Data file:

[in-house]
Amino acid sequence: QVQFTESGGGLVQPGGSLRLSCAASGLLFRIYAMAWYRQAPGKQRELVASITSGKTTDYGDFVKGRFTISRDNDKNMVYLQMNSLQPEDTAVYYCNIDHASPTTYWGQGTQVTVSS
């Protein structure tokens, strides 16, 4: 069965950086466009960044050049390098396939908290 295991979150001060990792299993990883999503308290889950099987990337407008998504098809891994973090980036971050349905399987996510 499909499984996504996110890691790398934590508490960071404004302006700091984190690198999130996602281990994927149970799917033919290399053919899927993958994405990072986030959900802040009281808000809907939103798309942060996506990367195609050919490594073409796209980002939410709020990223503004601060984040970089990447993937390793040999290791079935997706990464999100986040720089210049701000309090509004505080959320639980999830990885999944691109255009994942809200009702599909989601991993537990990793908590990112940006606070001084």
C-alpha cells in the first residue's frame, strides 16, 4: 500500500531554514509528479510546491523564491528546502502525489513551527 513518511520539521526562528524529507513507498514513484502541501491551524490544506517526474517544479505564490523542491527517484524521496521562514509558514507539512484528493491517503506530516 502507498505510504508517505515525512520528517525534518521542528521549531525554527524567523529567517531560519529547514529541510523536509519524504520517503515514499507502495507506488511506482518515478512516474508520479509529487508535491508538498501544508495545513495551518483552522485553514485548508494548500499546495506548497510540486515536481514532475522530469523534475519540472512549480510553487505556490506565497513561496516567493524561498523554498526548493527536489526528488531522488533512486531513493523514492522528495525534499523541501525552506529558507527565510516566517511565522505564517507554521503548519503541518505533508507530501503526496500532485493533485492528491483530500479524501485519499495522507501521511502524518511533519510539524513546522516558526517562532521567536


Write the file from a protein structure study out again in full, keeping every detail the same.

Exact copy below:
[in-house]
Amino acid sequence: QVQFTESGGGLVQPGGSLRLSCAASGLLFRIYAMAWYRQAPGKQRELVASITSGKTTDYGDFVKGRFTISRDNDKNMVYLQMNSLQPEDTAVYYCNIDHASPTTYWGQGTQVTVSS
């Protein structure tokens, strides 16, 4: 069965950086466009960044050049390098396939908290 295991979150001060990792299993990883999503308290889950099987990337407008998504098809891994973090980036971050349905399987996510 499909499984996504996110890691790398934590508490960071404004302006700091984190690198999130996602281990994927149970799917033919290399053919899927993958994405990072986030959900802040009281808000809907939103798309942060996506990367195609050919490594073409796209980002939410709020990223503004601060984040970089990447993937390793040999290791079935997706990464999100986040720089210049701000309090509004505080959320639980999830990885999944691109255009994942809200009702599909989601991993537990990793908590990112940006606070001084």
C-alpha cells in the first residue's frame, strides 16, 4: 500500500531554514509528479510546491523564491528546502502525489513551527 513518511520539521526562528524529507513507498514513484502541501491551524490544506517526474517544479505564490523542491527517484524521496521562514509558514507539512484528493491517503506530516 502507498505510504508517505515525512520528517525534518521542528521549531525554527524567523529567517531560519529547514529541510523536509519524504520517503515514499507502495507506488511506482518515478512516474508520479509529487508535491508538498501544508495545513495551518483552522485553514485548508494548500499546495506548497510540486515536481514532475522530469523534475519540472512549480510553487505556490506565497513561496516567493524561498523554498526548493527536489526528488531522488533512486531513493523514492522528495525534499523541501525552506529558507527565510516566517511565522505564517507554521503548519503541518505533508507530501503526496500532485493533485492528491483530500479524501485519499495522507501521511502524518511533519510539524513546522516558526517562532521567536